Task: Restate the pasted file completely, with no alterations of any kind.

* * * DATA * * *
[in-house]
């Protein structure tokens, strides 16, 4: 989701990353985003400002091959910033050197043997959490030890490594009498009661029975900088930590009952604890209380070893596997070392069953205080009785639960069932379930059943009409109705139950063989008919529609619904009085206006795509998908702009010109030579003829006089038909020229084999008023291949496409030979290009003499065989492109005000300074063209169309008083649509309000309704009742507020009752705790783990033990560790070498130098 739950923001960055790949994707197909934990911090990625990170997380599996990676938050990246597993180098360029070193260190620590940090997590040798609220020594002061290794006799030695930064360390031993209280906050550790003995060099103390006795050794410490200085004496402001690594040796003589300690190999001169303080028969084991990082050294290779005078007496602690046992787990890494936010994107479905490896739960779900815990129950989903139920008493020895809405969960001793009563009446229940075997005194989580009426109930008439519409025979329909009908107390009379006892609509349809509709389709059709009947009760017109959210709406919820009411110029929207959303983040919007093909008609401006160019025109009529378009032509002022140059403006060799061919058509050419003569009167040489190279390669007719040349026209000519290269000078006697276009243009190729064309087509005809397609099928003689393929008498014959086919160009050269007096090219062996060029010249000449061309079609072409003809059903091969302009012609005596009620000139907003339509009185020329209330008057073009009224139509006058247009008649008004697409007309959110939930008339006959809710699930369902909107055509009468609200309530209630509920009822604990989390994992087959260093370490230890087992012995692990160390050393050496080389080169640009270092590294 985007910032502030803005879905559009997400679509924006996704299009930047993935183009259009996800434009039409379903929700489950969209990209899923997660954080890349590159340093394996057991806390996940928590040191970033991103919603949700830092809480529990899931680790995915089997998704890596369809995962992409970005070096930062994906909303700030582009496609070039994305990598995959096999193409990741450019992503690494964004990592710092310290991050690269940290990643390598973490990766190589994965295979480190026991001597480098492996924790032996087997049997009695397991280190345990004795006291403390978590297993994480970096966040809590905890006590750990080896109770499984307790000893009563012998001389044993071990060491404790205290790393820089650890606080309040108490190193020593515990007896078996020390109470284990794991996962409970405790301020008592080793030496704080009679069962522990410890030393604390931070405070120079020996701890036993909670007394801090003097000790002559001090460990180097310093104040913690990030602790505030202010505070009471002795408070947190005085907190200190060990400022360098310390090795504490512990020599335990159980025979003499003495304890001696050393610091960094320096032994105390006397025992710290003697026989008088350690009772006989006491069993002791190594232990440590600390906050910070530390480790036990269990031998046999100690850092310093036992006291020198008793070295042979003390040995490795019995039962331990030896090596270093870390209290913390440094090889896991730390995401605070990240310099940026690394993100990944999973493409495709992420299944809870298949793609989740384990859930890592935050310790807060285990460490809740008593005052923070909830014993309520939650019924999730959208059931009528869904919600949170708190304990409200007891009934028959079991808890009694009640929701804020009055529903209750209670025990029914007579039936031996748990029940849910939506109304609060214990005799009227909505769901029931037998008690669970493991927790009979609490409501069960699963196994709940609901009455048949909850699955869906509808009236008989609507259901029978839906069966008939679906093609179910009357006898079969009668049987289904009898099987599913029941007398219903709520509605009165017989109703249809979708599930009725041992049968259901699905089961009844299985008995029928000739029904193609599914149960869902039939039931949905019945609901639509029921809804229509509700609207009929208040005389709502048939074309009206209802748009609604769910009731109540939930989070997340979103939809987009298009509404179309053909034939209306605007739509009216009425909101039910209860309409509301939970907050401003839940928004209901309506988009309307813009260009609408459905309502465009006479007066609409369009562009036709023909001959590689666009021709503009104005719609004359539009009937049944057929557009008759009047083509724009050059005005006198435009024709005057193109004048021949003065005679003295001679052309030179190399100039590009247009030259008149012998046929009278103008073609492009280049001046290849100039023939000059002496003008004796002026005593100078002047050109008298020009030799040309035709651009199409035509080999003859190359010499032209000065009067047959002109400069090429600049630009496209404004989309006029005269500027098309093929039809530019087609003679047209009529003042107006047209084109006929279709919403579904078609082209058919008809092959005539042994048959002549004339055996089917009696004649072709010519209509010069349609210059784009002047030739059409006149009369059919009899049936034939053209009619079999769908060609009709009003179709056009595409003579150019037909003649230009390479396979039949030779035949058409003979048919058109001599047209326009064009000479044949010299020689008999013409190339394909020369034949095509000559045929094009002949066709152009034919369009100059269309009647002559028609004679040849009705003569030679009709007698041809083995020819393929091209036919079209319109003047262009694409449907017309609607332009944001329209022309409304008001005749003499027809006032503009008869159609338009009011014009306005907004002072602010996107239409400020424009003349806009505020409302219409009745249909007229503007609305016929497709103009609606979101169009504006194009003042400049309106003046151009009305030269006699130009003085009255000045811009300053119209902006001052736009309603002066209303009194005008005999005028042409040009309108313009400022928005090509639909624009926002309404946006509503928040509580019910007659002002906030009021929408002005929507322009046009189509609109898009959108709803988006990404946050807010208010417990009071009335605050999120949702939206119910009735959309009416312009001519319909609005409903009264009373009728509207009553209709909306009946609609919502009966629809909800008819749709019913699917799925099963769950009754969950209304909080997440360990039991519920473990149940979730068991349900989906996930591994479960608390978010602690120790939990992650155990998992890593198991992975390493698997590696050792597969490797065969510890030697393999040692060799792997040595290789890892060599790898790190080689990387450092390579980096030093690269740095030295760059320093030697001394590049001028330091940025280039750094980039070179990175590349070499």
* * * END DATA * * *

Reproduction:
[in-house]
């Protein structure tokens, strides 16, 4: 989701990353985003400002091959910033050197043997959490030890490594009498009661029975900088930590009952604890209380070893596997070392069953205080009785639960069932379930059943009409109705139950063989008919529609619904009085206006795509998908702009010109030579003829006089038909020229084999008023291949496409030979290009003499065989492109005000300074063209169309008083649509309000309704009742507020009752705790783990033990560790070498130098 739950923001960055790949994707197909934990911090990625990170997380599996990676938050990246597993180098360029070193260190620590940090997590040798609220020594002061290794006799030695930064360390031993209280906050550790003995060099103390006795050794410490200085004496402001690594040796003589300690190999001169303080028969084991990082050294290779005078007496602690046992787990890494936010994107479905490896739960779900815990129950989903139920008493020895809405969960001793009563009446229940075997005194989580009426109930008439519409025979329909009908107390009379006892609509349809509709389709059709009947009760017109959210709406919820009411110029929207959303983040919007093909008609401006160019025109009529378009032509002022140059403006060799061919058509050419003569009167040489190279390669007719040349026209000519290269000078006697276009243009190729064309087509005809397609099928003689393929008498014959086919160009050269007096090219062996060029010249000449061309079609072409003809059903091969302009012609005596009620000139907003339509009185020329209330008057073009009224139509006058247009008649008004697409007309959110939930008339006959809710699930369902909107055509009468609200309530209630509920009822604990989390994992087959260093370490230890087992012995692990160390050393050496080389080169640009270092590294 985007910032502030803005879905559009997400679509924006996704299009930047993935183009259009996800434009039409379903929700489950969209990209899923997660954080890349590159340093394996057991806390996940928590040191970033991103919603949700830092809480529990899931680790995915089997998704890596369809995962992409970005070096930062994906909303700030582009496609070039994305990598995959096999193409990741450019992503690494964004990592710092310290991050690269940290990643390598973490990766190589994965295979480190026991001597480098492996924790032996087997049997009695397991280190345990004795006291403390978590297993994480970096966040809590905890006590750990080896109770499984307790000893009563012998001389044993071990060491404790205290790393820089650890606080309040108490190193020593515990007896078996020390109470284990794991996962409970405790301020008592080793030496704080009679069962522990410890030393604390931070405070120079020996701890036993909670007394801090003097000790002559001090460990180097310093104040913690990030602790505030202010505070009471002795408070947190005085907190200190060990400022360098310390090795504490512990020599335990159980025979003499003495304890001696050393610091960094320096032994105390006397025992710290003697026989008088350690009772006989006491069993002791190594232990440590600390906050910070530390480790036990269990031998046999100690850092310093036992006291020198008793070295042979003390040995490795019995039962331990030896090596270093870390209290913390440094090889896991730390995401605070990240310099940026690394993100990944999973493409495709992420299944809870298949793609989740384990859930890592935050310790807060285990460490809740008593005052923070909830014993309520939650019924999730959208059931009528869904919600949170708190304990409200007891009934028959079991808890009694009640929701804020009055529903209750209670025990029914007579039936031996748990029940849910939506109304609060214990005799009227909505769901029931037998008690669970493991927790009979609490409501069960699963196994709940609901009455048949909850699955869906509808009236008989609507259901029978839906069966008939679906093609179910009357006898079969009668049987289904009898099987599913029941007398219903709520509605009165017989109703249809979708599930009725041992049968259901699905089961009844299985008995029928000739029904193609599914149960869902039939039931949905019945609901639509029921809804229509509700609207009929208040005389709502048939074309009206209802748009609604769910009731109540939930989070997340979103939809987009298009509404179309053909034939209306605007739509009216009425909101039910209860309409509301939970907050401003839940928004209901309506988009309307813009260009609408459905309502465009006479007066609409369009562009036709023909001959590689666009021709503009104005719609004359539009009937049944057929557009008759009047083509724009050059005005006198435009024709005057193109004048021949003065005679003295001679052309030179190399100039590009247009030259008149012998046929009278103008073609492009280049001046290849100039023939000059002496003008004796002026005593100078002047050109008298020009030799040309035709651009199409035509080999003859190359010499032209000065009067047959002109400069090429600049630009496209404004989309006029005269500027098309093929039809530019087609003679047209009529003042107006047209084109006929279709919403579904078609082209058919008809092959005539042994048959002549004339055996089917009696004649072709010519209509010069349609210059784009002047030739059409006149009369059919009899049936034939053209009619079999769908060609009709009003179709056009595409003579150019037909003649230009390479396979039949030779035949058409003979048919058109001599047209326009064009000479044949010299020689008999013409190339394909020369034949095509000559045929094009002949066709152009034919369009100059269309009647002559028609004679040849009705003569030679009709007698041809083995020819393929091209036919079209319109003047262009694409449907017309609607332009944001329209022309409304008001005749003499027809006032503009008869159609338009009011014009306005907004002072602010996107239409400020424009003349806009505020409302219409009745249909007229503007609305016929497709103009609606979101169009504006194009003042400049309106003046151009009305030269006699130009003085009255000045811009300053119209902006001052736009309603002066209303009194005008005999005028042409040009309108313009400022928005090509639909624009926002309404946006509503928040509580019910007659002002906030009021929408002005929507322009046009189509609109898009959108709803988006990404946050807010208010417990009071009335605050999120949702939206119910009735959309009416312009001519319909609005409903009264009373009728509207009553209709909306009946609609919502009966629809909800008819749709019913699917799925099963769950009754969950209304909080997440360990039991519920473990149940979730068991349900989906996930591994479960608390978010602690120790939990992650155990998992890593198991992975390493698997590696050792597969490797065969510890030697393999040692060799792997040595290789890892060599790898790190080689990387450092390579980096030093690269740095030295760059320093030697001394590049001028330091940025280039750094980039070179990175590349070499």